Nor does Lemon—a catalogue model in a former life—regularly pose for shirtless photos and post them on Instagram, as the amazingly fit 71-year-old Rivera can’t resist doing.
But on Monday night, Lemon did “go there,” tweeting a shirtless photo of his left shoulder vaccination scar to tease a debate on the absolute necessity—or not—of vaccinating your kids. Predictably, social media erupted. “Just when you think @donlemon can’t be any worse, he does this...” one non-fan tweeted, although Lemon’s CNN Tonight left zero doubt that parents should vaccinate their children against measles and everything else.
On the other hand, it wouldn’t surprise me if Lemon, as Rivera famously did, hosted something like a live program in which he opened Al Capone’s vault; of course, when Rivera attempted that trick in 1986, the vault was embarrassingly empty except for worthless flotsam and jetsam.
Like Rivera, who is proudly a member of two traditionally liberal minorities—Puerto Rican and Jewish—Lemon likes to spout counter-intuitively conservative beliefs with which even a white Mike Huckabee supporter might agree.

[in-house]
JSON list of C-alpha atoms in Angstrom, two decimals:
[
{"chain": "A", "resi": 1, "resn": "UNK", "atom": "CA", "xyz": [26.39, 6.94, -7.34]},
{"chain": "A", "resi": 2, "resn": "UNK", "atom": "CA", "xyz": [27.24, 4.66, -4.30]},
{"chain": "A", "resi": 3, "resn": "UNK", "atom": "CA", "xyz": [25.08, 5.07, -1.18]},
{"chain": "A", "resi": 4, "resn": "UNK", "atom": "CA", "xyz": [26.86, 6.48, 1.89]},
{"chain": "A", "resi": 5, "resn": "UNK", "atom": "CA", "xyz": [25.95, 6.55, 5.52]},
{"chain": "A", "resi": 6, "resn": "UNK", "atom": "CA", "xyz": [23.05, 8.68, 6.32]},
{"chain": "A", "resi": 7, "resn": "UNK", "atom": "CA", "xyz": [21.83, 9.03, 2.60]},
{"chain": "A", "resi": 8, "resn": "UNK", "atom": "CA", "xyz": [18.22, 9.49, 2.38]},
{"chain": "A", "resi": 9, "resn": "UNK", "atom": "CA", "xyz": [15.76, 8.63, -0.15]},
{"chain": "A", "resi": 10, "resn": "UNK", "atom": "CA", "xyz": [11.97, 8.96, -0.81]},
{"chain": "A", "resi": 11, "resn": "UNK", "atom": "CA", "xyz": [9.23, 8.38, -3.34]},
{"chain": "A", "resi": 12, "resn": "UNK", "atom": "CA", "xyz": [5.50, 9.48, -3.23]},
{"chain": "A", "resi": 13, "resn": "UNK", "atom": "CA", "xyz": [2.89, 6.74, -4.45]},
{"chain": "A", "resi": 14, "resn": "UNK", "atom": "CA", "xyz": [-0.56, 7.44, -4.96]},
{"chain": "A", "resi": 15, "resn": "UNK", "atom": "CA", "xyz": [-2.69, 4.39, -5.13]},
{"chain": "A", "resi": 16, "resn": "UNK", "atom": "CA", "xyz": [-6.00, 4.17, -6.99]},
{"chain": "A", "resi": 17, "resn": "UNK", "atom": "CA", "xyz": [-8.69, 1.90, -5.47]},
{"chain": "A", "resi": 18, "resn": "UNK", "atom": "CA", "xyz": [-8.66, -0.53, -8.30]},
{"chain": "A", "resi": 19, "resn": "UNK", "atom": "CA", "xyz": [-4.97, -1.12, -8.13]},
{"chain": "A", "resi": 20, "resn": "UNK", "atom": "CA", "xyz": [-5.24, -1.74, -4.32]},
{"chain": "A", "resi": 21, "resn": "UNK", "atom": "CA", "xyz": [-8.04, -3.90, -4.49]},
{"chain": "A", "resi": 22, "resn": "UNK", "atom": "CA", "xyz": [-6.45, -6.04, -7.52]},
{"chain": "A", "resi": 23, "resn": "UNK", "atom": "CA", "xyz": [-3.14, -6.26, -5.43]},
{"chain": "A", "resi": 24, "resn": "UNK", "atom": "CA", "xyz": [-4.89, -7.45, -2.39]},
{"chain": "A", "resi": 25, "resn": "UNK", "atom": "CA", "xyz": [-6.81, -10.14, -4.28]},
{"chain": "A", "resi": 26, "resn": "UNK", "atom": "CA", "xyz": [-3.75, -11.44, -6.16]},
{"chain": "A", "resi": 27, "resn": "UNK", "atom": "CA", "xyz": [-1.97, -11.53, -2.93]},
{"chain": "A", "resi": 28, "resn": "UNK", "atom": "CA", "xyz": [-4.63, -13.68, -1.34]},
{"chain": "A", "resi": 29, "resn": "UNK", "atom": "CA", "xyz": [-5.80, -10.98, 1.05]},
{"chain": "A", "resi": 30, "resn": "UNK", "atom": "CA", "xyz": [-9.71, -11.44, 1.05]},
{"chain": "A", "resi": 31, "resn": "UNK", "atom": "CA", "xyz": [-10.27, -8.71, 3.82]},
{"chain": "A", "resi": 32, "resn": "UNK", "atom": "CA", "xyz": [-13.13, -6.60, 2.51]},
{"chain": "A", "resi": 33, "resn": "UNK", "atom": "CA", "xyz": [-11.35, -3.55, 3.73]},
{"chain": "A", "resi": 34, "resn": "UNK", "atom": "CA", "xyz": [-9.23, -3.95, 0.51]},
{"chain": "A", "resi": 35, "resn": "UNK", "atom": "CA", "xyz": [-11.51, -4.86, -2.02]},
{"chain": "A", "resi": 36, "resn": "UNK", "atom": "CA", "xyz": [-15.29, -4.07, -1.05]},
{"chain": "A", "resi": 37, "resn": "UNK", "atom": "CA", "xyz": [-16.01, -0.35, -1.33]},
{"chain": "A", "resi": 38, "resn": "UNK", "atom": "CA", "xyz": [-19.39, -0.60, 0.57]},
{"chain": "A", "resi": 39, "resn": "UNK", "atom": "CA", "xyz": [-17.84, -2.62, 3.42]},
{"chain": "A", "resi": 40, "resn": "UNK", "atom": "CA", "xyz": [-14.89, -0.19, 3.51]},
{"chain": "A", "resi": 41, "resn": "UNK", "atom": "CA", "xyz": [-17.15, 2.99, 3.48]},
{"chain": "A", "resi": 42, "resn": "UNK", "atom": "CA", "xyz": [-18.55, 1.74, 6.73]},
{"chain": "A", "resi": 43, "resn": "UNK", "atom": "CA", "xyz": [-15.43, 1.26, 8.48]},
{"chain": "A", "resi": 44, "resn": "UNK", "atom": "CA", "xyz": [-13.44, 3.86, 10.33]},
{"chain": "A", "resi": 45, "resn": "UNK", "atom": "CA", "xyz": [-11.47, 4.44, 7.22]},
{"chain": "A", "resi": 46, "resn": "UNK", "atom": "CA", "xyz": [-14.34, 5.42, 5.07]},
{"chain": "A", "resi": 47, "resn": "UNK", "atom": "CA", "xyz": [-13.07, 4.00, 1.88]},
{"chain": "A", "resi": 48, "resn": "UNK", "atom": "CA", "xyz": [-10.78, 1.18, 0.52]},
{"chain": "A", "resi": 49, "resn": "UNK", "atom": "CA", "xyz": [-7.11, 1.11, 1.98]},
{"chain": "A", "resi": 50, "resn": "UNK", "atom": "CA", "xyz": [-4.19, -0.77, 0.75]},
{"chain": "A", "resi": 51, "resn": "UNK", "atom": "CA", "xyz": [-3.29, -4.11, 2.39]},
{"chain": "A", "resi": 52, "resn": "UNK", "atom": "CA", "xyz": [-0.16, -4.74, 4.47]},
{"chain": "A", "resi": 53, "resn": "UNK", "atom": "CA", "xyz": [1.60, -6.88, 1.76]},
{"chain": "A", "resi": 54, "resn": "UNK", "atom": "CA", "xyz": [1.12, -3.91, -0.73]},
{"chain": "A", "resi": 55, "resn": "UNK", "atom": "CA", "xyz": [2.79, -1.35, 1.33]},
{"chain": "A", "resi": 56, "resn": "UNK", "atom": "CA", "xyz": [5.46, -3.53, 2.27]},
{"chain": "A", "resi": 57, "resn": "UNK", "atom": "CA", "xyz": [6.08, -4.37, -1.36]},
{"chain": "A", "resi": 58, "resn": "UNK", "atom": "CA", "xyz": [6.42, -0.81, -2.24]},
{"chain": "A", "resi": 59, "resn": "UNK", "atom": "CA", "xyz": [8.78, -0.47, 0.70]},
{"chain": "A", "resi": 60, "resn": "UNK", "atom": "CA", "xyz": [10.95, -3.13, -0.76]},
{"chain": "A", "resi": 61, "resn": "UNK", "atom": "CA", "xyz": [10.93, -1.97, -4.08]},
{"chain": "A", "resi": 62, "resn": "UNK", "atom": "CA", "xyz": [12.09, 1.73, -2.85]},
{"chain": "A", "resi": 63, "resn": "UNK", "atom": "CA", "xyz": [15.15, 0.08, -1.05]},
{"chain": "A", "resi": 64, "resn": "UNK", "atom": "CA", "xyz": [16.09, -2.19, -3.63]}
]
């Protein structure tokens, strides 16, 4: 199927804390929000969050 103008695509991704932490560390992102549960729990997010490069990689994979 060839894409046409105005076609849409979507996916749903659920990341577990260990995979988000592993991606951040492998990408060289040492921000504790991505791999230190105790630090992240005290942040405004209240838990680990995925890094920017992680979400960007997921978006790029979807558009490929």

So I like to think of Lemon as Geraldo 2.0.
Lemon, who joined CNN’s Atlanta center in 2006 after a career at local stations in New York and Philadelphia and even NBC, has surely established himself among a coterie of CNN franchise players who include Wolf Blitzer, Christiane Amanpour, and Anderson Cooper.
According to people who work with him, he has managed to avoid a diva-like reputation and has proved himself game for anything—whether doing live shots from the scene of the Asian tsunami, working the red carpet at the New York premiere of Selma, hopping into the Blizzardmobile, or, as he did on Monday afternoon, going on other people’s shows to discuss the sad medical emergency befalling Whitney Houston’s daughter.